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Effective Advocacy: Understand How We Behave and Why

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“Confronting information that directly challenges existing beliefs can be psychologically threatening to people, especially if the information challenges their sense of identity.”  ~ Rachel Hillary Brown

We humans like to think that we make our decisions based on evidence and logic, but we are largely emotionally-driven, inconsistent beings.

We also want to be right, want to belong, and want to be perceived as good, successful people.

Studies show, for example, that many people believe that protecting the environment is important, yet they are likely to engage in eco-friendly behaviors only when the cost to them is relatively low.

And a 2017 poll showed that 47 percent of respondents support closing slaughterhouses—and 33 percent support a total ban on animal farming—yet the vast majority of people still eat animals and their products.

And a 2015 Gallup poll notes that 32 percent of people in the US believe that animals should be given the same rights as people (up from 25 percent in 2008), but our systems and institutions are responsible for the increased exploitation and deaths of literally trillions of animals each year.

There are also numerous factors that influence our decisions. For example, a 2013 study on how our consumer choices can affect our values found that people engage in “motivated reasoning,” which means they “change what they believe in based on what they want and how much they like something.” (Such as finding sweatshop conditions more acceptable and justifiable because we want a particular piece of clothing.)

In your advocacy, whether you’re building relationships with potential allies and partners, engaging with opponents, or seeking to influence a policy maker, it’s important to understand how and why people make the decisions they do.


Understand Social Psychology

“We all have the power to influence others. It is up to us, whether we are going to abuse that power to manipulate people or use it to help them.” ~ Abhijit Naskar

Social psychology looks at “how people influence each other’s thoughts, feelings, and behaviors.”

Researchers have identified numerous theories for how we are influenced, such as

  • Cognitive dissonance: When our beliefs, attitudes, and/or behaviors conflict, we often feel discomfort, which may lead us to justify, alter, or dismiss those beliefs and behaviors.
  • Just World theory: We may believe that we live in a just world, and thus, if someone has good fortune or someone is harmed, then they must have deserved it.
  • Loss aversion: We tend to fear losing what we already have.
  • Contribution ethic: When we take a socially responsible action, we can tend to feel that we’ve “done enough” and don’t need to take further action.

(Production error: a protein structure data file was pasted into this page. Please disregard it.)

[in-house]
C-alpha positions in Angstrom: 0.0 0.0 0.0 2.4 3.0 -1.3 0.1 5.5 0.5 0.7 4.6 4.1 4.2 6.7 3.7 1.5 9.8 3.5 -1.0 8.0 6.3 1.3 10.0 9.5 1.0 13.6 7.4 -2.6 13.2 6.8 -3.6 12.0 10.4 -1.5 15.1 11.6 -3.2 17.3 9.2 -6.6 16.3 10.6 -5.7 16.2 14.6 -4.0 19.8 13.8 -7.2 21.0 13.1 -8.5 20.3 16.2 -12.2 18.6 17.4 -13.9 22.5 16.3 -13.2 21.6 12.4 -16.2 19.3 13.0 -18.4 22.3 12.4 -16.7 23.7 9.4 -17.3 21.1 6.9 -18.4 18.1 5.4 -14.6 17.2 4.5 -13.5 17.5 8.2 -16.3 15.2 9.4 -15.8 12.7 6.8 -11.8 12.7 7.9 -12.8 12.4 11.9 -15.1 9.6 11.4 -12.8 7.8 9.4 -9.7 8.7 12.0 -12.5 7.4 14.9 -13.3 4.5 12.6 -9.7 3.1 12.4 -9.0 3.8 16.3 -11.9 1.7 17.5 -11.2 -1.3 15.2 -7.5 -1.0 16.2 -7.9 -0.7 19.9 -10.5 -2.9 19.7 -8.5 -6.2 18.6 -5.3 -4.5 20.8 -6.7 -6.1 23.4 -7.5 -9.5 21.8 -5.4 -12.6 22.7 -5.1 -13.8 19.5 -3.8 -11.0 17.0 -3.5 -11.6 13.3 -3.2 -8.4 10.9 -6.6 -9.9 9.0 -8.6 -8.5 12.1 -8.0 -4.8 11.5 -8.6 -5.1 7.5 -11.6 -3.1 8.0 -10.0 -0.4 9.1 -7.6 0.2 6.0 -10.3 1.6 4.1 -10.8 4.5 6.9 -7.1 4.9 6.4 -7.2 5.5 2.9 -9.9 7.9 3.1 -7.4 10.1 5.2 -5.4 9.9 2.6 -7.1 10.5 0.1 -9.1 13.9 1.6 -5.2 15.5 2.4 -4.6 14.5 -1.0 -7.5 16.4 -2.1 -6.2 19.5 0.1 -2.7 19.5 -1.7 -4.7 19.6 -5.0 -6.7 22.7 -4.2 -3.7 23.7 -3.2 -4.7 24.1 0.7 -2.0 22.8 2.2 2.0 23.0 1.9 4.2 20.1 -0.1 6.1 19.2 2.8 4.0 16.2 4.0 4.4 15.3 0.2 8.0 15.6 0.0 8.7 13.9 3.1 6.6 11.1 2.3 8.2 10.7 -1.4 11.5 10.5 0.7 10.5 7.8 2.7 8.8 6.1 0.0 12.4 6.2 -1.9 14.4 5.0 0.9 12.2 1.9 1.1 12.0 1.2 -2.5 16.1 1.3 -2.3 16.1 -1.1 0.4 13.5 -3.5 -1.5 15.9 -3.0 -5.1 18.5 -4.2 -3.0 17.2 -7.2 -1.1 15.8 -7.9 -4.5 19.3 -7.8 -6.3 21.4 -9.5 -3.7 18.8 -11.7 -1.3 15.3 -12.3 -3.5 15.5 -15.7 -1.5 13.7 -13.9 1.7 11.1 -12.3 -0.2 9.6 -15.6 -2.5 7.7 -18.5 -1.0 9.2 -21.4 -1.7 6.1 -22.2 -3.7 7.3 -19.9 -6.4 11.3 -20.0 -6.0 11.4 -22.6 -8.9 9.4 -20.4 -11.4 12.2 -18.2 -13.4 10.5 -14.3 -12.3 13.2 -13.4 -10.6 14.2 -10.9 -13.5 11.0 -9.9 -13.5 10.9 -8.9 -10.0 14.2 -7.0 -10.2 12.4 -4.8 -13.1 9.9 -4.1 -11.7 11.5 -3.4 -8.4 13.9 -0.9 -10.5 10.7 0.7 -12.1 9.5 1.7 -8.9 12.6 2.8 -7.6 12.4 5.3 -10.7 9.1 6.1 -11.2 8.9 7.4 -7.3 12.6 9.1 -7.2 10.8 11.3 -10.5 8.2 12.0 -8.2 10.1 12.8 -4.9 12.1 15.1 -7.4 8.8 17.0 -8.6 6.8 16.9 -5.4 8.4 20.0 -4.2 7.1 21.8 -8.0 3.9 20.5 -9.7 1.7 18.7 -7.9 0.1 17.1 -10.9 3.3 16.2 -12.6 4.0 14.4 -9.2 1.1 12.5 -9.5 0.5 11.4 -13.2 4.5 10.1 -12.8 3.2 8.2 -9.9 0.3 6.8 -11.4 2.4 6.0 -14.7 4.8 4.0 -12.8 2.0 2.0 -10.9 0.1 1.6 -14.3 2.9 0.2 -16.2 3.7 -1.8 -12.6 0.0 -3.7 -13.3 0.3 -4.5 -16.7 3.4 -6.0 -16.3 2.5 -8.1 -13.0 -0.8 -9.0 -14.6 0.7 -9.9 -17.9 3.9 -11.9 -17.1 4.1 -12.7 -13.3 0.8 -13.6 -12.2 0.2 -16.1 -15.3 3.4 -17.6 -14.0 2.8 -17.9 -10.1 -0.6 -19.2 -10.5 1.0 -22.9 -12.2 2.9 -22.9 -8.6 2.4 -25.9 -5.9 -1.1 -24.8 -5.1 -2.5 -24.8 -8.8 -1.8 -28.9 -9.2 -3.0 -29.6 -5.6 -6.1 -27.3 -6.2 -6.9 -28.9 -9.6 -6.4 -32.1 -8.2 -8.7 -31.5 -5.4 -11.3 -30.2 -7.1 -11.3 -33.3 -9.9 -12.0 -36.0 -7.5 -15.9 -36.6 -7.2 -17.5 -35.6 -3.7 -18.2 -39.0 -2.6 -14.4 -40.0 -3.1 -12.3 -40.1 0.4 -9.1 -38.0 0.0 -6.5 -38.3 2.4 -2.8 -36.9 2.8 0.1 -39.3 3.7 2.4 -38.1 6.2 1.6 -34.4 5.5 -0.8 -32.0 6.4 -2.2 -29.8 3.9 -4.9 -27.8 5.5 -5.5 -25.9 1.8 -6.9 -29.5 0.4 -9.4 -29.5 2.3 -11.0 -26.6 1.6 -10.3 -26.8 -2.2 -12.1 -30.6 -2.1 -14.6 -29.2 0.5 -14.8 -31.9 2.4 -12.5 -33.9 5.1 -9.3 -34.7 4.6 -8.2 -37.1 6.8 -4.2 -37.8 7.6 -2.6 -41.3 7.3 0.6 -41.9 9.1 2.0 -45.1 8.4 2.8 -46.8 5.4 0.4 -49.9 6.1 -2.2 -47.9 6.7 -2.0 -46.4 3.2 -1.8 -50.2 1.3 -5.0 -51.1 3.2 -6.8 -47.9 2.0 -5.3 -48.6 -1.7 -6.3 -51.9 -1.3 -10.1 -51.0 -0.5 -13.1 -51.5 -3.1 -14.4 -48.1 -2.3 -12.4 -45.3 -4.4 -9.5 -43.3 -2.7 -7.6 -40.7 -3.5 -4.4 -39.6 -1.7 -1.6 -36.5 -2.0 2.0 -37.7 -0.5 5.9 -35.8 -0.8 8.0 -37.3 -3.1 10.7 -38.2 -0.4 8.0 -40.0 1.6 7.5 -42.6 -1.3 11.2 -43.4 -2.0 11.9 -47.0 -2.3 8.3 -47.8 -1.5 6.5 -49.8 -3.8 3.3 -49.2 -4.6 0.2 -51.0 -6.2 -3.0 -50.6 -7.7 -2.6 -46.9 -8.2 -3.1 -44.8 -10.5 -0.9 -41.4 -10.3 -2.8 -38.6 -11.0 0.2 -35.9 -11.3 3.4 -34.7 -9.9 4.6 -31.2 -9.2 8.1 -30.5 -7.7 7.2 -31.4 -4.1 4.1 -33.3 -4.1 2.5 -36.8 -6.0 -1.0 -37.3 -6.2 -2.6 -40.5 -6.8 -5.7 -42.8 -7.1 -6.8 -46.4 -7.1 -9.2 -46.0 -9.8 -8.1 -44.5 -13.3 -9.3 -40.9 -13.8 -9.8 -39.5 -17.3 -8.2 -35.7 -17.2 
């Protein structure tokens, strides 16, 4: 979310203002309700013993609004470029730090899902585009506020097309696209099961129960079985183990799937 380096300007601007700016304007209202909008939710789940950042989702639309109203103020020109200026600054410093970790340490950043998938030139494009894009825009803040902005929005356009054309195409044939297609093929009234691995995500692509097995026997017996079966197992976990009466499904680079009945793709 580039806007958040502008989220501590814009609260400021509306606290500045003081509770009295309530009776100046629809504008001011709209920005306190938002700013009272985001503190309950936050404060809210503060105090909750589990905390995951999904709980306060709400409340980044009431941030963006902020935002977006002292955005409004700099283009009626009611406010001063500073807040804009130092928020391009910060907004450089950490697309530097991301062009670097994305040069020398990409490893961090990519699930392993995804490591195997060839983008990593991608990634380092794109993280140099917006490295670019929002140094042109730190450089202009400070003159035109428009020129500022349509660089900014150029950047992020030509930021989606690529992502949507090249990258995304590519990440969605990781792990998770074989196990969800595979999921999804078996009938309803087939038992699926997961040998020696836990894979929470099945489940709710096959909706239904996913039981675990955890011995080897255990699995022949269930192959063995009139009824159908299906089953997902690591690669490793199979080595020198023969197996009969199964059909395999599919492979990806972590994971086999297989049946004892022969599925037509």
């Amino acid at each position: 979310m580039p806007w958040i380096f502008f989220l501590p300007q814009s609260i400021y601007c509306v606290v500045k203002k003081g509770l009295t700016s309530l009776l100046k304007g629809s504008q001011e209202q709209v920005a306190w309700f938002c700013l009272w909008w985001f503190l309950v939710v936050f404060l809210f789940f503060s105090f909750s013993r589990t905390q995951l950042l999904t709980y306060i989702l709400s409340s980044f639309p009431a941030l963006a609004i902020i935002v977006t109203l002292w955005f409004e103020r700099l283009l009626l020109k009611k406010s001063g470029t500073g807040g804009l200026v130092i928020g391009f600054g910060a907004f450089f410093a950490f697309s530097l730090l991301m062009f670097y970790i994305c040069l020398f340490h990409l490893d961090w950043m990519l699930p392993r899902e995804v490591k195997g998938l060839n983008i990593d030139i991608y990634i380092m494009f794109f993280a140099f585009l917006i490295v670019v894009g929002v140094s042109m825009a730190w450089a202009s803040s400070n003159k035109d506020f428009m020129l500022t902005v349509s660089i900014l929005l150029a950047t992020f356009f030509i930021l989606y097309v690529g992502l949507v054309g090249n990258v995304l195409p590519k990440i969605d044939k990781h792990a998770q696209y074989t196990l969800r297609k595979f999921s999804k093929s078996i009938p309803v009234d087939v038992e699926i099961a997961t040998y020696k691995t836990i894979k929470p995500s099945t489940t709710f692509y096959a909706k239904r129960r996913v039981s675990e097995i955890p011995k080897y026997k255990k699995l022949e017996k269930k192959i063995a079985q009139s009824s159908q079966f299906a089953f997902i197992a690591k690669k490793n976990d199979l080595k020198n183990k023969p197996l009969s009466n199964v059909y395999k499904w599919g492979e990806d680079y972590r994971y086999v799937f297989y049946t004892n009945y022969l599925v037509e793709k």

• Attitude/behavior gap: We may have a significant gap between our attitudes about something and our actual behaviors.

Here are some additional examples of ways that humans can be influenced.

Understand Implicit Bias and Logical Fallacies

Humans also often make decisions based on biases and logical fallacies.

Implicit biases are unconscious attitudes and assumptions that affect our understanding, actions, and decisions. We can have implicit biases about both human and nonhuman groups.

Here’s a short (2.5 minute) video that briefly explains implicit bias related to racism.

And here’s a short (9.5 minute) video that explores the inconsistencies in our moral consideration of nonhuman animals. (While the video is somewhat problematic in its use of a utilitarian framework, it still offers some important insights.)

Logical fallacies are common errors in reasoning that are based on faulty logic.

Here’s a short (8 minute) video that briefly explains several of the most common logical fallacies.

See more logical fallacies explained here.

Understanding your own and others’ biases, becoming proficient in recognizing logical fallacies, and understanding how people’s beliefs and behaviors can be influenced, will help you avoid pitfalls that may harm your efforts and will inform your strategies so that you can take these theories into account.

For example, if you’re planning to meet with a legislator or policymaker about the exploitation and enslavement of children via what’s commonly labeled as “child marriage,” it would be helpful to first review information about the decision maker’s background, media appearances, and policy record to help you determine useful insights, such as the following:

  • What are their stated views about issues related to “child marriage,” the rights of children, and parental rights?
  • Do their stances reflect consistency, or is there cognitive bias?
  • Do they use any logical fallacies in their statements on any issues?
  • What biases do they exhibit?
  • What internal and external motivations can you discern?



Change of Heart: What Psychology Can Teach Us about Spreading Social Change by Nick Cooney
Influence: The Psychology of Persuasion by Robert B. Cialdini

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